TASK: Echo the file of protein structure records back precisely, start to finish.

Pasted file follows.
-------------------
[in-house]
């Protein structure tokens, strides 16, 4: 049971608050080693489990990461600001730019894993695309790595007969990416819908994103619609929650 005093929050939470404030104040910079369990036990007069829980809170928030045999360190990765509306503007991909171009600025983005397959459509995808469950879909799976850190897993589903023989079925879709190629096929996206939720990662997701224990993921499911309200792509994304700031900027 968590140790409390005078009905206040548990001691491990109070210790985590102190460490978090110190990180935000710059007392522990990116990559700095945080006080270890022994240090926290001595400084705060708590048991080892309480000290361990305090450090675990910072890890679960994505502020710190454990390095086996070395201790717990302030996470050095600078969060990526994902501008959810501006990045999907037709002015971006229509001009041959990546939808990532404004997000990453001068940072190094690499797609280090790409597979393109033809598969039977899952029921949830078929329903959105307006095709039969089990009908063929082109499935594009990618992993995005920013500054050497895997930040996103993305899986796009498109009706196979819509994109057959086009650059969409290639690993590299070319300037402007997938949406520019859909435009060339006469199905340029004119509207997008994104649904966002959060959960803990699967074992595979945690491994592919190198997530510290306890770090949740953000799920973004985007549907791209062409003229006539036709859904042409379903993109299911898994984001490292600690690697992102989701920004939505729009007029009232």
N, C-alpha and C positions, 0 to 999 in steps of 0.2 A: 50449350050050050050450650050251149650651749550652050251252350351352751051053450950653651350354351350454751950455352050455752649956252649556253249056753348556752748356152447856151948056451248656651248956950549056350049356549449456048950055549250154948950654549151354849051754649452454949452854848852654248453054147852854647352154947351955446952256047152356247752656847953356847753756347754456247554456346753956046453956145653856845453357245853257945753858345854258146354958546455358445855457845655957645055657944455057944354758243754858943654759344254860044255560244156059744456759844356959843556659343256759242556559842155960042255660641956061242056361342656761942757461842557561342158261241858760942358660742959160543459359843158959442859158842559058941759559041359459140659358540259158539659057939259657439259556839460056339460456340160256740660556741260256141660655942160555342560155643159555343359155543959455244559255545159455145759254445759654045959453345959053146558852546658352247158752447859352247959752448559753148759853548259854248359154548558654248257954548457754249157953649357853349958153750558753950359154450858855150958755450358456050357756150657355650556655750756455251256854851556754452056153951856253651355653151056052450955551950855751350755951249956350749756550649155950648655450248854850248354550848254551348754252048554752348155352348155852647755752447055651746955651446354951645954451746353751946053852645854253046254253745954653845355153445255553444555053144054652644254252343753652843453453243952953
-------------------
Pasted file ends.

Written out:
[in-house]
């Protein structure tokens, strides 16, 4: 049971608050080693489990990461600001730019894993695309790595007969990416819908994103619609929650 005093929050939470404030104040910079369990036990007069829980809170928030045999360190990765509306503007991909171009600025983005397959459509995808469950879909799976850190897993589903023989079925879709190629096929996206939720990662997701224990993921499911309200792509994304700031900027 968590140790409390005078009905206040548990001691491990109070210790985590102190460490978090110190990180935000710059007392522990990116990559700095945080006080270890022994240090926290001595400084705060708590048991080892309480000290361990305090450090675990910072890890679960994505502020710190454990390095086996070395201790717990302030996470050095600078969060990526994902501008959810501006990045999907037709002015971006229509001009041959990546939808990532404004997000990453001068940072190094690499797609280090790409597979393109033809598969039977899952029921949830078929329903959105307006095709039969089990009908063929082109499935594009990618992993995005920013500054050497895997930040996103993305899986796009498109009706196979819509994109057959086009650059969409290639690993590299070319300037402007997938949406520019859909435009060339006469199905340029004119509207997008994104649904966002959060959960803990699967074992595979945690491994592919190198997530510290306890770090949740953000799920973004985007549907791209062409003229006539036709859904042409379903993109299911898994984001490292600690690697992102989701920004939505729009007029009232």
N, C-alpha and C positions, 0 to 999 in steps of 0.2 A: 50449350050050050050450650050251149650651749550652050251252350351352751051053450950653651350354351350454751950455352050455752649956252649556253249056753348556752748356152447856151948056451248656651248956950549056350049356549449456048950055549250154948950654549151354849051754649452454949452854848852654248453054147852854647352154947351955446952256047152356247752656847953356847753756347754456247554456346753956046453956145653856845453357245853257945753858345854258146354958546455358445855457845655957645055657944455057944354758243754858943654759344254860044255560244156059744456759844356959843556659343256759242556559842155960042255660641956061242056361342656761942757461842557561342158261241858760942358660742959160543459359843158959442859158842559058941759559041359459140659358540259158539659057939259657439259556839460056339460456340160256740660556741260256141660655942160555342560155643159555343359155543959455244559255545159455145759254445759654045959453345959053146558852546658352247158752447859352247959752448559753148759853548259854248359154548558654248257954548457754249157953649357853349958153750558753950359154450858855150958755450358456050357756150657355650556655750756455251256854851556754452056153951856253651355653151056052450955551950855751350755951249956350749756550649155950648655450248854850248354550848254551348754252048554752348155352348155852647755752447055651746955651446354951645954451746353751946053852645854253046254253745954653845355153445255553444555053144054652644254252343753652843453453243952953